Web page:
September 22, 2020

The Council

A modern day council!

Thibodaux: The Saga Continues

J.C. Thibodaux has responded to my refutation:

Before we get to that, his big objection in his initial post was that the Arminian view of free will would somehow ‘explain’ God’s attributes. Though I expressed that his objection about people ‘explaining’ God’s attributes wasn’t clear, instead of any clarification we get this:

The problem with the second point is that it is clearly incorrect. It is relevant because it still shows that Arminians have tensions in their worldview.

He’s still not clear what he means by this, but suffice to say that complaining about creation ‘explaining’ God’s attributes without even defining his objection proves neither tension nor relevance.

It is clear that J.C. doesn’t understand what explanations are. For example, the Leibnizian cosmological argument is an argument about explanations. It asks the question about the necessary foundations of reality. Why is there something rather than nothing? Explanations are reasons for why something is the case. So, we are asking the same metaphysical question about God’s being(mainly his attribute of omniscience).  The fact remains that what makes it the case that God knows a person’s future choice is grounded in the fact that they will choose such and such. It isn’t grounded or explained by God. The reason for which God knows certain things are thus grounded not in himself but in the world.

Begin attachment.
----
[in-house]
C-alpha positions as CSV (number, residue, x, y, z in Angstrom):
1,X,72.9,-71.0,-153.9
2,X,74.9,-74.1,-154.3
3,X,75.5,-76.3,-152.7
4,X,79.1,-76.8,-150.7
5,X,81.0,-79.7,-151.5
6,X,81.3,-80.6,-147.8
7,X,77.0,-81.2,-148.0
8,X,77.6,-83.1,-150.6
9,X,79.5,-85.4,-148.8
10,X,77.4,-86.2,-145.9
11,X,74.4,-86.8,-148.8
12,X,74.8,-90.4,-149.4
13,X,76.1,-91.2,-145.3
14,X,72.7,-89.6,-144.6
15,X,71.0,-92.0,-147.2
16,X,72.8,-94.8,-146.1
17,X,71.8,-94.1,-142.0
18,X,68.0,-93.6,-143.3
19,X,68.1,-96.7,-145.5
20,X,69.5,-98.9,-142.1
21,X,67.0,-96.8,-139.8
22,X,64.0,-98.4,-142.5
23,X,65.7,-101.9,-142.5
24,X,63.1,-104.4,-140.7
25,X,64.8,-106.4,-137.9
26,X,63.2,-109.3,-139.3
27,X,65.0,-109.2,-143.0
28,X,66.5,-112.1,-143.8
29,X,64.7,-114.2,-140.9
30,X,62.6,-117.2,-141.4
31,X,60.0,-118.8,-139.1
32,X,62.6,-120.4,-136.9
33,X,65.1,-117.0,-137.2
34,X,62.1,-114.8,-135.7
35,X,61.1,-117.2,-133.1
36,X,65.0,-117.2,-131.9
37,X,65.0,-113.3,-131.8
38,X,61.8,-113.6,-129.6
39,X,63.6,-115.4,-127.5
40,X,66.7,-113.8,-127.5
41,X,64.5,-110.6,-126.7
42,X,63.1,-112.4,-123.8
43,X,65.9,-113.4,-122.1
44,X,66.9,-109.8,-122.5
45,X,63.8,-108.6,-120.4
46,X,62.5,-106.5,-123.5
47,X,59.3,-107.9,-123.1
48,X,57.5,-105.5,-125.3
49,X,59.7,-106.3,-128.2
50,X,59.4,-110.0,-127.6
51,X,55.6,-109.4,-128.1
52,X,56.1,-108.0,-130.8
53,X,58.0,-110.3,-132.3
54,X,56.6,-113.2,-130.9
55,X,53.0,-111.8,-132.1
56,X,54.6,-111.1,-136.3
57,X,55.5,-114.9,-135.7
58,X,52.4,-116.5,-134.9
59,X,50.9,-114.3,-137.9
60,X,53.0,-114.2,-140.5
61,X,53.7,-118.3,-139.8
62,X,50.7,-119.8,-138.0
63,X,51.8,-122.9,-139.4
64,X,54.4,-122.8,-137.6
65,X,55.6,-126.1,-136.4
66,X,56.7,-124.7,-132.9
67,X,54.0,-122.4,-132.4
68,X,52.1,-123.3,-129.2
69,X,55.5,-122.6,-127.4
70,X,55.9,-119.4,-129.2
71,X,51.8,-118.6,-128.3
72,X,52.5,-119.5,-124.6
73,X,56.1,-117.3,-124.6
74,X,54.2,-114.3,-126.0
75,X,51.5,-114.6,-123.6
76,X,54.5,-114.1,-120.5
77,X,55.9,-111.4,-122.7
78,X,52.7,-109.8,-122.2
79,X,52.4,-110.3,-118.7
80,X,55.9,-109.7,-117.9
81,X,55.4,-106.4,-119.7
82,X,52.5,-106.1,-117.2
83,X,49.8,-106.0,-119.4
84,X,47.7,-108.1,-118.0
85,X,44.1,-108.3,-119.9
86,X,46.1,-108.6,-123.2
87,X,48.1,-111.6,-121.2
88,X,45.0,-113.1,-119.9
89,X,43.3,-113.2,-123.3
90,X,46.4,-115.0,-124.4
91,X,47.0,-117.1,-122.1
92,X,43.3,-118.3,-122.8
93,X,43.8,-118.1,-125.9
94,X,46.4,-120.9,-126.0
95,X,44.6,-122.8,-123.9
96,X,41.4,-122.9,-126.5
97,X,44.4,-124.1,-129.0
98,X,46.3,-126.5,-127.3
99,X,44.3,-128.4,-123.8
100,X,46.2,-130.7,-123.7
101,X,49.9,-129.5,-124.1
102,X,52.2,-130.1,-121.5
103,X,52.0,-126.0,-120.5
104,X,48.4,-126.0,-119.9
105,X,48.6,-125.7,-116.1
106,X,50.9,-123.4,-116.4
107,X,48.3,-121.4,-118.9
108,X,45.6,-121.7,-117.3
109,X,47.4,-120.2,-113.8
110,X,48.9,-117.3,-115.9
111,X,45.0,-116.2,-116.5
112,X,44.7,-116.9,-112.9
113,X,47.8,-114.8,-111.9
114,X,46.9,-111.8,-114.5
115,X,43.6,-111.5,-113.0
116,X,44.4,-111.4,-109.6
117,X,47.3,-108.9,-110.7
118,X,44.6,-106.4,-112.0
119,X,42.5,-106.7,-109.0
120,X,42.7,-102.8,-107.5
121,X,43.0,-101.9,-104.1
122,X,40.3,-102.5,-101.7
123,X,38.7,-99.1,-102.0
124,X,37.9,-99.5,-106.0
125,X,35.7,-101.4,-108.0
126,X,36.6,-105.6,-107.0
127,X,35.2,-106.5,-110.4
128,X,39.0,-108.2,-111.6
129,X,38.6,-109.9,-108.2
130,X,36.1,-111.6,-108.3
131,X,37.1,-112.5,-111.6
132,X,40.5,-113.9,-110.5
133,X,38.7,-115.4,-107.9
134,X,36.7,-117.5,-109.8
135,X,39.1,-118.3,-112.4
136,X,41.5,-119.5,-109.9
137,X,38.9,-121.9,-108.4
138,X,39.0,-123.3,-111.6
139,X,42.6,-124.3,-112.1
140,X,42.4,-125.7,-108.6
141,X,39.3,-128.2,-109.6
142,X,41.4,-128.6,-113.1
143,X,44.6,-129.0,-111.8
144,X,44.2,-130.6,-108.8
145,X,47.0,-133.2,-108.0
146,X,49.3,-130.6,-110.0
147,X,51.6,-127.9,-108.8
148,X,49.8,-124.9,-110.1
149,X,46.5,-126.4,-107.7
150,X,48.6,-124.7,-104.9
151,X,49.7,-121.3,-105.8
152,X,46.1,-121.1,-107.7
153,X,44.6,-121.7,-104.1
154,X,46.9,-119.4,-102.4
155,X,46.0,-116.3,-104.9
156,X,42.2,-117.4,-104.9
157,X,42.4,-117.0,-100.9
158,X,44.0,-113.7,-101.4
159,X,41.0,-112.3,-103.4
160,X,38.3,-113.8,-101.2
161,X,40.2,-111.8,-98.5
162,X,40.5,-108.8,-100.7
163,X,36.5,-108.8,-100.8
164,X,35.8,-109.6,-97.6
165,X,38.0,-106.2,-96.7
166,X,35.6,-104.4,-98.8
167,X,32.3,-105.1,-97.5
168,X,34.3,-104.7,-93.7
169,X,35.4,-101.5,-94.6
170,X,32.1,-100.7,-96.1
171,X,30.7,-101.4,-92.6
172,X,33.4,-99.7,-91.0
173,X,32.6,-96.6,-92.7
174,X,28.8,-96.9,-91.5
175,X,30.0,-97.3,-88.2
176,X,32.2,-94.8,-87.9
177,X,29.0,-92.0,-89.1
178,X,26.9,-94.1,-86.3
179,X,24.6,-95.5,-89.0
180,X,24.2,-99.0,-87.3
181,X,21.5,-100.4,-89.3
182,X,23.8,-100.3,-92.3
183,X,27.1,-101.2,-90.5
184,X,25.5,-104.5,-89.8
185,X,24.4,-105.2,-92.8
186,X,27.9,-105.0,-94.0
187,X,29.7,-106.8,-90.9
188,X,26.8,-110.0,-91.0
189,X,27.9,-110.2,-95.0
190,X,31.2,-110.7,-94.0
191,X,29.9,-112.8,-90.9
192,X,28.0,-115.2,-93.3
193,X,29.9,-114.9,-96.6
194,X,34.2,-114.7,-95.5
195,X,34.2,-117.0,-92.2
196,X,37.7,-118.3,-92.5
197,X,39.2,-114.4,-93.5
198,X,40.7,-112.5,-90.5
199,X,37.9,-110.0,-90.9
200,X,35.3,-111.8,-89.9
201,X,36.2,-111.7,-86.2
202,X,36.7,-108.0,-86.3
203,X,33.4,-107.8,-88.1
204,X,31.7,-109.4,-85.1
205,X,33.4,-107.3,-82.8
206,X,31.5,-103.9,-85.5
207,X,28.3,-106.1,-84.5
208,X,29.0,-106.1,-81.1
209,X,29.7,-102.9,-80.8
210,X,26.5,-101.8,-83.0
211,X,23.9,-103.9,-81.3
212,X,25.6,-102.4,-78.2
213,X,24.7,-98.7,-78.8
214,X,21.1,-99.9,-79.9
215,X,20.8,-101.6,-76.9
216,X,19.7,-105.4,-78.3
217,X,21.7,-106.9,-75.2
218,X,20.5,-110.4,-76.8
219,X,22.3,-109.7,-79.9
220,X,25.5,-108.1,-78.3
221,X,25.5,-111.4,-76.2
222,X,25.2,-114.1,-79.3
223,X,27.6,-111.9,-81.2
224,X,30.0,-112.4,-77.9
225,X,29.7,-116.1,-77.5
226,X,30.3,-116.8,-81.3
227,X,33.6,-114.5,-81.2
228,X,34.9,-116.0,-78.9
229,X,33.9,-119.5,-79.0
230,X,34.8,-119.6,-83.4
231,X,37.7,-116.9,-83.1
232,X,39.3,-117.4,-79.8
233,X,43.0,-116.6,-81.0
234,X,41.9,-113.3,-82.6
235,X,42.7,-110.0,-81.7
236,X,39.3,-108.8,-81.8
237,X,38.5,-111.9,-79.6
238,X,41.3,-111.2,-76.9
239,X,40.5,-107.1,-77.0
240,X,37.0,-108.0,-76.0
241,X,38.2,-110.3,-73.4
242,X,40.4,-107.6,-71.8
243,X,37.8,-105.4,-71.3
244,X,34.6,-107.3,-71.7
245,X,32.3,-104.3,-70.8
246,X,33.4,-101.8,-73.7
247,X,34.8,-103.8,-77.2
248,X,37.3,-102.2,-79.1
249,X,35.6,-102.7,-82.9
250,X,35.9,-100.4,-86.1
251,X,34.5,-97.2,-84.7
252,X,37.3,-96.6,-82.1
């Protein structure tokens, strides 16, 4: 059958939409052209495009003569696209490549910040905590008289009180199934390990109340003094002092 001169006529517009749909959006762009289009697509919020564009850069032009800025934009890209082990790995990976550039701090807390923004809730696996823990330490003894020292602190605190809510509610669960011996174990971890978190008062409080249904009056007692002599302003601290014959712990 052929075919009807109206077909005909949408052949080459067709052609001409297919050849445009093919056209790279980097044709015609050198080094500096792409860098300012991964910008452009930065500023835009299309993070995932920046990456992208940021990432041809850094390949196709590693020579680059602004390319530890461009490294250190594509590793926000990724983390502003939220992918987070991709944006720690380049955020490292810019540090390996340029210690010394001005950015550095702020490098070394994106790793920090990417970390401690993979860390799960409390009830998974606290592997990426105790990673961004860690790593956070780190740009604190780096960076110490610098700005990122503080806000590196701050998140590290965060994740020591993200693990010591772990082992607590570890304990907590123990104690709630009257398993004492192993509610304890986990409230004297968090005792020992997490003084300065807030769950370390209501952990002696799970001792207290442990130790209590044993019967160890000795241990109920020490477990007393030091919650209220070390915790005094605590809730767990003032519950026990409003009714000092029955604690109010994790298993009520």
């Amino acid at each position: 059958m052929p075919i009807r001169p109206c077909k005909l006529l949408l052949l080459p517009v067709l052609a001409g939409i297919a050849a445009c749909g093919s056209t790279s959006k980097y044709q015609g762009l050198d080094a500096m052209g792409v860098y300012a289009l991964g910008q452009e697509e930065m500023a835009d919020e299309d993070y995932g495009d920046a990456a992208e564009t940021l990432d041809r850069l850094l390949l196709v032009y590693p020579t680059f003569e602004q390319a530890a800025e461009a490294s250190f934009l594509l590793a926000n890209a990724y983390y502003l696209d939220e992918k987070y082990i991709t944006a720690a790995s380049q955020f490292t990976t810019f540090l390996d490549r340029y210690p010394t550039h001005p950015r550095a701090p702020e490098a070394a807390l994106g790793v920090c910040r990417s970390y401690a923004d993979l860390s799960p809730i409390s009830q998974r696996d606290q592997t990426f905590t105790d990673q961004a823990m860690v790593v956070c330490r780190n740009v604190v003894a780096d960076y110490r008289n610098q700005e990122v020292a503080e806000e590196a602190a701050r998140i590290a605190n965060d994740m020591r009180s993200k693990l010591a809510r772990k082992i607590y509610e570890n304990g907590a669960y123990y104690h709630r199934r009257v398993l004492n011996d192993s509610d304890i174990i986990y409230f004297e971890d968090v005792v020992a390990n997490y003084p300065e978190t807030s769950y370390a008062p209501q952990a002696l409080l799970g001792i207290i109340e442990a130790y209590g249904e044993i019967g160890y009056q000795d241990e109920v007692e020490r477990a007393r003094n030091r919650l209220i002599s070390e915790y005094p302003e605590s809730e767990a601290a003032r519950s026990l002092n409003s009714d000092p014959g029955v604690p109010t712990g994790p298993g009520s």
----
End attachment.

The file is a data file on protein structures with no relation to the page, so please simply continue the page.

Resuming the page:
We also went a little bit into the nature of God and time. I mentioned John Frame….

I should also point out the fact that John Frame is a Calvinist.

Hmmm…so he is… Hey, wait! Maybe that’s why I cited him when I mentioned, “Calvinists are no strangers to the idea of God’s transcendence over time…!”

My statement was only at a slight pass implying that Frame’s view simply implies Calvinism anyways, but nothing that I wish to argue here because the amount of time dedicated to J.C. has surpassed productivity.

Since God on Frame’s view exists both timelessly and at every point in time, then we can still ask at any moment, how he knows future choices from that specific moment….

He seems to think God in his temporal existence is located everywhere throughout time. So, God simply observes each moment and therefore knows what we are going to do. The problem with that answer is how at any moment in the past can he know what a human will choose?

And he’ll get the same answer that I gave before: “God also exists outside of time, and is therefore not limited by time or the ‘present’ as we see it….” 

It makes one wonder how our objector can read that God knows because He exists outside of time (transcendence) and conclude that we’re arguing He knows because He exists within time (immanence)?

While my question still stands, is God temporally not omniscience? So, if the answer is yes, then I don’t understand why my question of why God knows a future moment from a past or present moment he is in is not relevant.  If God’s timelessness grounds his omniscience, then what about God in his immanence? But stating God is timeless doesn’t undermine my argument showing that his foreknowledge is dependent upon the creation. So, the argument is in need of some clarifications. 

Furthermore, if he tries to appeal to the “Eternal Now” view, then I’ve on other occasions have provided resources showing the faults in those theories:

The other problem is that of time. Does Thibodaux hold to an A series or a B series of events? If A theory is true, then the future is unreal. So, God would only be located in the present or only in the past and the present.

The answer to that should already be obvious. Between the two, only the B theory of time allows for God to exist in a state ‘above time,’ as it were.

I’ve asked Dr. Poythress(Dr. John Frame’s right-hand man) about which theory of time he holds. He maintains an A theory of time. So, it is a fair question to ask because people that hold your position about God’s relation to time still disagree with you.